Dark chocolate and your body, truths and myths

by Ali on April 17, 2008

This post is by Lorna Cowie, an artist and self-described “extreme foodaholic”. She has also witnessed the devastation wreaked by me and a chocolate fountain… I’m trying not to take any of the below advice too personally ;-)

Many of us have been listening to the various rumours about the miracle of being able to eat dark chocolate because it is ‘healthy’ for us. I though I would pop into The Office Diet and share a few facts about this chocolate revelation before we all waltz to the shop to gorge ourselves upon this delicious treat. So, go grab yourself a carrot stick or a nice glass of tomato juice and settle down to read the results of my fact-finding about Dark Chocolate…

So, what’s actually in dark chocolate?

First of all, let’s get down to the calories. A 100g of a famous branded milk chocolate contains 525 Kcal, 57g of Carbohydrates of which 56.7g are sugar. Now the same brand name in dark chocolate (60% cocoa) contains 540 Kcal per 100g, 58.4g of carbohydrates of which 36g are sugar, so how can dark chocolate be ‘good’ for us?

One answer is in the fact that dark chocolate contains antioxidants, specifically polyphenolic antioxidants. Now, I am not one to baffle you with science, so if you wish to know the deep and meaningful facts about these mysterious antioxidants then I suggest you read this article on antioxidants or do a search of your own. In easy terms, antioxidants have been found by scientific study to have many health benefits, such as preventing diseases in the heart and brain.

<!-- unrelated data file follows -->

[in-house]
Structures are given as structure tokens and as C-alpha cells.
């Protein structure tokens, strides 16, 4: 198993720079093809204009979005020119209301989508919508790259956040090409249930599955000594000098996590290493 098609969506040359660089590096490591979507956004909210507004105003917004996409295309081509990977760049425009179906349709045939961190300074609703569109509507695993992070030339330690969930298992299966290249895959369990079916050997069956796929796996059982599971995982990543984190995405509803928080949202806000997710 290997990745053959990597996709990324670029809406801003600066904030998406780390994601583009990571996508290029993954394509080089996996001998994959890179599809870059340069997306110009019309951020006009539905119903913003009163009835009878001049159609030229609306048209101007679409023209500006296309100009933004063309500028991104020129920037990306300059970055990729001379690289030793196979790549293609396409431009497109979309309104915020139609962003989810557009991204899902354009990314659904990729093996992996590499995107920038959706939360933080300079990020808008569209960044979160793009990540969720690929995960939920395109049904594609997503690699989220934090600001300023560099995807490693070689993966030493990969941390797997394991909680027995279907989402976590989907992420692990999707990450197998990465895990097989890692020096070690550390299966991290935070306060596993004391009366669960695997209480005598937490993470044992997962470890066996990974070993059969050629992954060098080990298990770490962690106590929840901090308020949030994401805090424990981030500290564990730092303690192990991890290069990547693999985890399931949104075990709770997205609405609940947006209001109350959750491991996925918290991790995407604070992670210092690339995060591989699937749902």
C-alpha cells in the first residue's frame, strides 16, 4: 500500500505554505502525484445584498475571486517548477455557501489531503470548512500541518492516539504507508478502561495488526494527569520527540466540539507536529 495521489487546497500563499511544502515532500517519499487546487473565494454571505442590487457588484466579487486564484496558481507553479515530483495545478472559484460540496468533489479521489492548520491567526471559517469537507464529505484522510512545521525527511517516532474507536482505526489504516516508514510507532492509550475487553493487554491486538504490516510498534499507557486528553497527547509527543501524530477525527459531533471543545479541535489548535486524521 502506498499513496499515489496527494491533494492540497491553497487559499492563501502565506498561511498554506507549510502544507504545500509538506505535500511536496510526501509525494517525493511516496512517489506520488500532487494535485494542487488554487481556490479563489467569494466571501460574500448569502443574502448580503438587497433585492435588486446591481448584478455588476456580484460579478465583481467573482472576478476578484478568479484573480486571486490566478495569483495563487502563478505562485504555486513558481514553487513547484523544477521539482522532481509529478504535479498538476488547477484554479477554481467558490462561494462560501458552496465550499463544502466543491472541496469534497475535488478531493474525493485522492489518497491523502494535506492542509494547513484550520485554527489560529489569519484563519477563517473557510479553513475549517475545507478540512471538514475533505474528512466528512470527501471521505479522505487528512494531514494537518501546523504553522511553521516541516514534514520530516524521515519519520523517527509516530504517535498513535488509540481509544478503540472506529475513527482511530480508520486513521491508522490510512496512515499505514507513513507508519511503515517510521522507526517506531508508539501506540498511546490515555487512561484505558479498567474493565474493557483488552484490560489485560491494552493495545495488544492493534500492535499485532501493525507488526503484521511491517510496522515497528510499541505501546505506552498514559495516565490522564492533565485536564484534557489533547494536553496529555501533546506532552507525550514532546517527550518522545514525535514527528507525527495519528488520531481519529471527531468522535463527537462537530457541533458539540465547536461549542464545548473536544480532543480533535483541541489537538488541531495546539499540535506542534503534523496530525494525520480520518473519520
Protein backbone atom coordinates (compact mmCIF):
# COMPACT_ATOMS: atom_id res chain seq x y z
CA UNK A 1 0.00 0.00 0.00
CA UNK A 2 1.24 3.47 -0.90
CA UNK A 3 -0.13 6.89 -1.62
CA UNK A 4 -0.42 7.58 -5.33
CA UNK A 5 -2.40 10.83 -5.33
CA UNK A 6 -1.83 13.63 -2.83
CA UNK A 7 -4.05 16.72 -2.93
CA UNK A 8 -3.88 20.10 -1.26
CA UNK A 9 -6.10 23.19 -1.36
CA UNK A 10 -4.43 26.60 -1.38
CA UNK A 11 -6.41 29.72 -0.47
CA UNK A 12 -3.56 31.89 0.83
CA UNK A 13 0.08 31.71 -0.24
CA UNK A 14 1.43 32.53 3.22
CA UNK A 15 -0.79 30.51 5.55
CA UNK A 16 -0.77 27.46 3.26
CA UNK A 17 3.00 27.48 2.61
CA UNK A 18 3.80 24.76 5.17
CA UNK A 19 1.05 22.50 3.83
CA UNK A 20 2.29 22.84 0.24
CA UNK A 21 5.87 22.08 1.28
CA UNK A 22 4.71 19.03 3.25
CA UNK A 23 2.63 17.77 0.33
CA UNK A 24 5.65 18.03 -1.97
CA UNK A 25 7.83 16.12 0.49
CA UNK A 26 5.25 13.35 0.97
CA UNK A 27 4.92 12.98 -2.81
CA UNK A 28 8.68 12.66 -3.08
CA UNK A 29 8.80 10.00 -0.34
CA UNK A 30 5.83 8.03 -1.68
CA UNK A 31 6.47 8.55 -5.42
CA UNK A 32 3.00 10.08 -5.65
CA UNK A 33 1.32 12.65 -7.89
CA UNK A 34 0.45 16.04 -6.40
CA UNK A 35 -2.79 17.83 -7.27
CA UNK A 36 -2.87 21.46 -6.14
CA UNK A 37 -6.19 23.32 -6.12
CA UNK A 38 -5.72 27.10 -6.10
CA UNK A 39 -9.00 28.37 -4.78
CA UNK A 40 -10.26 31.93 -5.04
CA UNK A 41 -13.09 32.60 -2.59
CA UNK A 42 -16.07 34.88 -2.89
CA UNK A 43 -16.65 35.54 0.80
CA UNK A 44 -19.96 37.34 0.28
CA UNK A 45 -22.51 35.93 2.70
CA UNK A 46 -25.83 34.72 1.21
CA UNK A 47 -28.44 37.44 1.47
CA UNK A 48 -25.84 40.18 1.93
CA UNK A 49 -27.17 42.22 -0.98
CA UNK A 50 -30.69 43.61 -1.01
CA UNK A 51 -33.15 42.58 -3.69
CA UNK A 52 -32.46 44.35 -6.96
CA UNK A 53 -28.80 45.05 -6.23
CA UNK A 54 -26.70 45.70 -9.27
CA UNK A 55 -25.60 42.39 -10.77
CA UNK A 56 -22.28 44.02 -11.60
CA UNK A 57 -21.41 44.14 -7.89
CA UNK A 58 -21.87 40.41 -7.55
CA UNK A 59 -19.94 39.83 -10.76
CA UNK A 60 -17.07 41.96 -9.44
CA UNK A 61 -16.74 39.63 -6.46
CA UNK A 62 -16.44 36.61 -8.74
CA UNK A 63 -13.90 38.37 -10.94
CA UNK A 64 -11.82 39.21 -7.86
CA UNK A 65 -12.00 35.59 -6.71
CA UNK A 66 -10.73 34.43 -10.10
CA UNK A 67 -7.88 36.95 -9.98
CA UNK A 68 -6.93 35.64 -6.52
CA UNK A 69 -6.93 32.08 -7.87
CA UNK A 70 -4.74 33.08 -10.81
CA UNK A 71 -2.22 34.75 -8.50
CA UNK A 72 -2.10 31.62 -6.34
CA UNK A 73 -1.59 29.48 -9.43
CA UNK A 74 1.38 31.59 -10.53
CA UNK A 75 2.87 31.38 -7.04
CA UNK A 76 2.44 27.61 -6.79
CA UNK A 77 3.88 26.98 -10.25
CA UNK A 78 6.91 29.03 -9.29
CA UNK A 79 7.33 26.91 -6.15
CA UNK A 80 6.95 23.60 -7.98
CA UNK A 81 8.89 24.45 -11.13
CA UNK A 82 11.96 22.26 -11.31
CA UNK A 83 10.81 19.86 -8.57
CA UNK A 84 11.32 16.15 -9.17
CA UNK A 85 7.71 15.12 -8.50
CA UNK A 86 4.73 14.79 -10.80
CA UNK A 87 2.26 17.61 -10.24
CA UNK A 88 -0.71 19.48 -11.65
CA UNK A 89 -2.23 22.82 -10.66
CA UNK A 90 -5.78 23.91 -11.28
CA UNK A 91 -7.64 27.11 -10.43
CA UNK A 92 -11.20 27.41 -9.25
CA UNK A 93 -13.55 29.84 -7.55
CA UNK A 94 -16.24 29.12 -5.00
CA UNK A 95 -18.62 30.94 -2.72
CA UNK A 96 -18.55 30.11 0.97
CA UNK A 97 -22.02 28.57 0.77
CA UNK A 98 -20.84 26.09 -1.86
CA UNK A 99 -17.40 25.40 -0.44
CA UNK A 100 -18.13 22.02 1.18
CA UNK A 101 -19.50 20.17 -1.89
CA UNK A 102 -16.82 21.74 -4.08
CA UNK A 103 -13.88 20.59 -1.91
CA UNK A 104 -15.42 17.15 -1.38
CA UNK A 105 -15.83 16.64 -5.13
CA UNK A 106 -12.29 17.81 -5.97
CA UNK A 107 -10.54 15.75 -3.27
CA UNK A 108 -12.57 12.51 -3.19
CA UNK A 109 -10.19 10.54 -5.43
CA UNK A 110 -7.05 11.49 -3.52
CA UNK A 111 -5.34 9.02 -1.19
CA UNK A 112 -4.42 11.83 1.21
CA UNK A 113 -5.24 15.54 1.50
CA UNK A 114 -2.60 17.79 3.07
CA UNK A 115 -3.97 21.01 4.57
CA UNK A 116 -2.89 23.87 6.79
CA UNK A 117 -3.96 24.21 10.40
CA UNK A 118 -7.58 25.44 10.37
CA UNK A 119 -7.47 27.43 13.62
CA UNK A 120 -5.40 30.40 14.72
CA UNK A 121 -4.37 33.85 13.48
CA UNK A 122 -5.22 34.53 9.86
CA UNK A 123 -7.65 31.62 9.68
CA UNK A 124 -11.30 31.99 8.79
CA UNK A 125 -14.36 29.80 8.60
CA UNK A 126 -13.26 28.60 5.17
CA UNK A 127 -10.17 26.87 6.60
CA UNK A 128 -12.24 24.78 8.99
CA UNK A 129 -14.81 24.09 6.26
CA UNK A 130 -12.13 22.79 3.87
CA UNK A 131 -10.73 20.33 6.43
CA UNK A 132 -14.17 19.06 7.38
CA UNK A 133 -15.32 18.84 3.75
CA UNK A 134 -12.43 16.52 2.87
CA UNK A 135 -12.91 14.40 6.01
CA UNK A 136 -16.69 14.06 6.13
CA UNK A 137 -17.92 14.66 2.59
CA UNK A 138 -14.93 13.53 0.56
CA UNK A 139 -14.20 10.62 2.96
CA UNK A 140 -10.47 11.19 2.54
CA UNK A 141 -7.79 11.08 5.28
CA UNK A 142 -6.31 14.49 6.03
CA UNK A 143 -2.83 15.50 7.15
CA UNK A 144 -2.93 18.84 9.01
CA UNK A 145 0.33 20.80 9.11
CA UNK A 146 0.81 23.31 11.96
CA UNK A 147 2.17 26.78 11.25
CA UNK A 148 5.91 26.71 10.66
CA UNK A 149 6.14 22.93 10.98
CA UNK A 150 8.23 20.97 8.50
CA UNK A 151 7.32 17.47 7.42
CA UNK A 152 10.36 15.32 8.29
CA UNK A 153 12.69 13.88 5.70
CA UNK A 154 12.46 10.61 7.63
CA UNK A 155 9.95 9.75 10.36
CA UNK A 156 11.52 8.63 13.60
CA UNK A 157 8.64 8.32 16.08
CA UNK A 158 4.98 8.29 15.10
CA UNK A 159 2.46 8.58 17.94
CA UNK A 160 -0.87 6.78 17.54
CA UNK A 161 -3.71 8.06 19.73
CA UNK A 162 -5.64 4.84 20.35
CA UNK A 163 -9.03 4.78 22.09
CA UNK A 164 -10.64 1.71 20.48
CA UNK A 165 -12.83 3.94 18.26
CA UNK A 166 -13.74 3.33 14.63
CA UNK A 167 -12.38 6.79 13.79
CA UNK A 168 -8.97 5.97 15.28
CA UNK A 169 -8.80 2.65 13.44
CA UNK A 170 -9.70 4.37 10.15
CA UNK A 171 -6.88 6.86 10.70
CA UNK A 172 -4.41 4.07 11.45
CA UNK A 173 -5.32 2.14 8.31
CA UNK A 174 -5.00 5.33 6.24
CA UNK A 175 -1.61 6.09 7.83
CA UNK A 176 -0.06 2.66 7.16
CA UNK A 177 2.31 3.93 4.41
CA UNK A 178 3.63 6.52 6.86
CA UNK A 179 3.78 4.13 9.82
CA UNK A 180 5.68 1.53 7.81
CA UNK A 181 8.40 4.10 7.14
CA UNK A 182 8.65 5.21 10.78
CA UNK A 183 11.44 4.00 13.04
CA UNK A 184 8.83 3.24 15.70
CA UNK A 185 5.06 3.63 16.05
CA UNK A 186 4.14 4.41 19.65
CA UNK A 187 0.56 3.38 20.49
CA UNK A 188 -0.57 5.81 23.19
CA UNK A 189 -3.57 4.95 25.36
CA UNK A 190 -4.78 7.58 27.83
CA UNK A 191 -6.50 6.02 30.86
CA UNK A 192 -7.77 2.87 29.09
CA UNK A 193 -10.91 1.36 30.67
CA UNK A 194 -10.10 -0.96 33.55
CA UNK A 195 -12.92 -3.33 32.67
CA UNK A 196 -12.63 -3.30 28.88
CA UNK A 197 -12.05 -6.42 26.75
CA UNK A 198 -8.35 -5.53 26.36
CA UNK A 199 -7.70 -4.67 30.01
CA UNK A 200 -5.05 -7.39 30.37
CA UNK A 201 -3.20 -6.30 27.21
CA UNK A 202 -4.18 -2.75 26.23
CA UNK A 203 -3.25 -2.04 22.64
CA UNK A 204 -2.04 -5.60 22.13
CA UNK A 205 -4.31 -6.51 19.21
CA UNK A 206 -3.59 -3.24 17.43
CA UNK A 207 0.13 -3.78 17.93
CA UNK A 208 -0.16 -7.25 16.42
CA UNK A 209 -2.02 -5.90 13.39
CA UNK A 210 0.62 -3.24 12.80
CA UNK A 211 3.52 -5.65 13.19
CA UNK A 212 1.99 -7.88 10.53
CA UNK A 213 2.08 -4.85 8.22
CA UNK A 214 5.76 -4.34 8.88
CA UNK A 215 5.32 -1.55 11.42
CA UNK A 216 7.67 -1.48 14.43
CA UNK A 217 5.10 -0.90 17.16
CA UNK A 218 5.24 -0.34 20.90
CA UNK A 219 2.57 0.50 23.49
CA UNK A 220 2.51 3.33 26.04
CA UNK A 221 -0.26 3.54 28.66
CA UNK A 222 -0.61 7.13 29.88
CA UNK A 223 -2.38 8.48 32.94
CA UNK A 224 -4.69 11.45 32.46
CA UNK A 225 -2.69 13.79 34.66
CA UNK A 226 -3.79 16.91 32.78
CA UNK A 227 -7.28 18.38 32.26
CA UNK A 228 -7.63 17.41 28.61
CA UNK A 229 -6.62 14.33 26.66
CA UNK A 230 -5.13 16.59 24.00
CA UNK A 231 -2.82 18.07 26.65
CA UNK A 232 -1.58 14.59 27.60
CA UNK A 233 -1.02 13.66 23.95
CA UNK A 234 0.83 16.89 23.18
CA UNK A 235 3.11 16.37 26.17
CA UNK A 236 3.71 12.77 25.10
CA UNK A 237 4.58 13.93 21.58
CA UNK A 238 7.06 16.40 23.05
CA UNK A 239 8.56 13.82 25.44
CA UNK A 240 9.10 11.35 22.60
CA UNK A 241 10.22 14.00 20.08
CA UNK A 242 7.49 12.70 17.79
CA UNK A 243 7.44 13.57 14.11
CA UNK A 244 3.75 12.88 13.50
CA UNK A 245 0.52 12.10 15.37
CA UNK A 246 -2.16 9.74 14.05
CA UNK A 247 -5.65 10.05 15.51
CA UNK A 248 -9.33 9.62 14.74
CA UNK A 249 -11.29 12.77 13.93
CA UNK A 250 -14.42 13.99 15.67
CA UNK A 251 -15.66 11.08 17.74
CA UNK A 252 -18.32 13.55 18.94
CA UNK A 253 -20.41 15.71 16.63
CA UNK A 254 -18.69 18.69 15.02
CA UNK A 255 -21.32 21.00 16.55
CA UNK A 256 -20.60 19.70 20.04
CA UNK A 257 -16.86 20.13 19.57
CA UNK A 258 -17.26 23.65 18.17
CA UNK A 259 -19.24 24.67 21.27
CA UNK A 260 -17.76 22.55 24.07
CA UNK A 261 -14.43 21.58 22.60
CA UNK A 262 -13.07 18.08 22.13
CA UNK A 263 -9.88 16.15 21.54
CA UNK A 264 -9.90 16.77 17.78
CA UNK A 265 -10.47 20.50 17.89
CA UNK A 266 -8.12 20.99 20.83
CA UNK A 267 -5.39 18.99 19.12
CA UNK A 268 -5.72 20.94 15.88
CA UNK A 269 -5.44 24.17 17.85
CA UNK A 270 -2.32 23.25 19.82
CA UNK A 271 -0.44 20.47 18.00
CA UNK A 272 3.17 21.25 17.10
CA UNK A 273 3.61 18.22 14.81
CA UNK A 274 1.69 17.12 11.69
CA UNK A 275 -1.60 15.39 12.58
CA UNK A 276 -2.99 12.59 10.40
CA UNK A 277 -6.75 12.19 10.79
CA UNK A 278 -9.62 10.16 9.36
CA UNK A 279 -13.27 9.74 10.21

Also, another thing to take into account would be the different varieties and makes of dark chocolate you can find out there in the world. Another famous brand (this time a fair trade, organic and 70% cocoa) has 551 Kcal per 100g and 36g of it is carbohydrates and 29.4g of that is sugar. So keep this in mind when you are shopping for your dark treat, especially if they also have added pieces of sugared nuts and fruits that can up to and over another 10g of sugar!

Clearly from the figures above, dark chocolate is still not something you should presume is healthy and chow down on freely. It should be eaten in moderation – see below for a few ways to get your chocolate kick without having to feel guilty. Use it as a treat, not a necessity and only through that can you feel you have made a healthy choice for your body.

Chocolate dipped fruits

Everyone knows you can dip the usual strawberry into chocolate and make a nice romantic plate to feed your beloved, but have you through about using other fruits? A thick slice of banana can easily take a nice coating of dark chocolate, and its slow release of sugar and energy will help you through a long night of… romantically involving yourself with your partner.

Grapes are another attraction. Coating them (with their skins on) will create a crunchy delicious shell to a juicy fruit within that will pop in your mouth. Try it with red grapes (seedless of course) for a deeper flavour sensation.

Dried fruits are perfect for a snack. Take into account their sugar and calorie content and add it to the chocolate content before you go ahead though. Just because they are dried fruits does not make them a sin free snack. For patient people, simply dip the dried fruits into melted dark chocolate by a cocktail stick and let them set on a cold plate. For impatient people, chop one or two chunks of your dark chocolate into smaller squares (about 6 to a chunk) and mix them in with your dried fruit snack, the occasional bite of chocolate will make you feel you are eating more than you are of it and is a nice delicious surprise.

So give fruit dipping a go, just remember to avoid fruits with a high level of natural acids, like fresh pineapple, as they cause the chocolate to remain liquid and they will be messy to eat, unless you want that of course!

(Photo above by serjei.y)

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